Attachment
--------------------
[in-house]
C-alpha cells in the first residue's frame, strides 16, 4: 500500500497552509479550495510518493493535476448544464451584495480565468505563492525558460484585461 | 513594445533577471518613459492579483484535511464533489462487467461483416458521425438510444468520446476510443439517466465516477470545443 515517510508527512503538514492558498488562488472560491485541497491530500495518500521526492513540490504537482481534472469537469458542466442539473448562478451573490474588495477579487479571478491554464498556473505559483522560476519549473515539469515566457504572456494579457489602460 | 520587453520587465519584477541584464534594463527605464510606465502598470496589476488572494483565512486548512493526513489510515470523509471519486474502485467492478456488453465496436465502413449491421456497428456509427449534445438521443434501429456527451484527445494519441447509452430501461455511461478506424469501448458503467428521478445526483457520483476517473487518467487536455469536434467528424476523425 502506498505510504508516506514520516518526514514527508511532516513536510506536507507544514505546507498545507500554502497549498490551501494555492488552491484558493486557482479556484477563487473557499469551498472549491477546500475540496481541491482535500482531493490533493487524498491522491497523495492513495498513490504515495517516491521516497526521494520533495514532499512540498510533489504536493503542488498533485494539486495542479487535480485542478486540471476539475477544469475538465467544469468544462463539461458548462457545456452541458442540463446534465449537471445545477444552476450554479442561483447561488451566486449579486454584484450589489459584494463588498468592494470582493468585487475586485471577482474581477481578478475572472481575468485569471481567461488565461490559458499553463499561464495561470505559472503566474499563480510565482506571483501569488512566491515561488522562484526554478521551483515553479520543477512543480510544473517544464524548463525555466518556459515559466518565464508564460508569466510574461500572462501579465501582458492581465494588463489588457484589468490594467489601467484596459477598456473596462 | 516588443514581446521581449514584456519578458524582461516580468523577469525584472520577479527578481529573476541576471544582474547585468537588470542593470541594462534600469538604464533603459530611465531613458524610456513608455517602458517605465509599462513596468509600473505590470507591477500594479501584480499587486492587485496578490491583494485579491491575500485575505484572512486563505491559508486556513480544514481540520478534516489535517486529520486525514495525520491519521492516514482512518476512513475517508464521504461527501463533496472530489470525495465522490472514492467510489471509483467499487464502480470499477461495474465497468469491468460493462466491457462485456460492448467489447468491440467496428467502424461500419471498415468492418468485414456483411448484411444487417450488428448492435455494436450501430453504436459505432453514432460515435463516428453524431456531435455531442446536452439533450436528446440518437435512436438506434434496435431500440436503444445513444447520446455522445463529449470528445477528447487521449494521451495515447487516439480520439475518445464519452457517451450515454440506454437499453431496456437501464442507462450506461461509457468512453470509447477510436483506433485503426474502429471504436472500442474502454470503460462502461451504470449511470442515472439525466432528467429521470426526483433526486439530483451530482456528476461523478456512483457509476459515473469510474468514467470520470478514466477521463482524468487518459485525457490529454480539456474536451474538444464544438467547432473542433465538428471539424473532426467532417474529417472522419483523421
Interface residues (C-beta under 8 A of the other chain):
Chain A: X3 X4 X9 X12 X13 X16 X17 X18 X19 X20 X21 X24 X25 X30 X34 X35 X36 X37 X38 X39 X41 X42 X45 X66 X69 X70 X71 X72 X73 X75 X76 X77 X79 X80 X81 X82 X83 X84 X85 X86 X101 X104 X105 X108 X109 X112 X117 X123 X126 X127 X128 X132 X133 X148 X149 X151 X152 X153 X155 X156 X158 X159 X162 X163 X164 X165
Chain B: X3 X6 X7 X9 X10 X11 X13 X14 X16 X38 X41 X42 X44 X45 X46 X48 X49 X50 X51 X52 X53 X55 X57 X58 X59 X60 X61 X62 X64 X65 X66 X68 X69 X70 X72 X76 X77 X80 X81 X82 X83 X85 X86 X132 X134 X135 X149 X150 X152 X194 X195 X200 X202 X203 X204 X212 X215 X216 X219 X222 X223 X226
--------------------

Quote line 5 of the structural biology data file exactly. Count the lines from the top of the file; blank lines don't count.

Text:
Chain B: X3 X6 X7 X9 X10 X11 X13 X14 X16 X38 X41 X42 X44 X45 X46 X48 X49 X50 X51 X52 X53 X55 X57 X58 X59 X60 X61 X62 X64 X65 X66 X68 X69 X70 X72 X76 X77 X80 X81 X82 X83 X85 X86 X132 X134 X135 X149 X150 X152 X194 X195 X200 X202 X203 X204 X212 X215 X216 X219 X222 X223 X226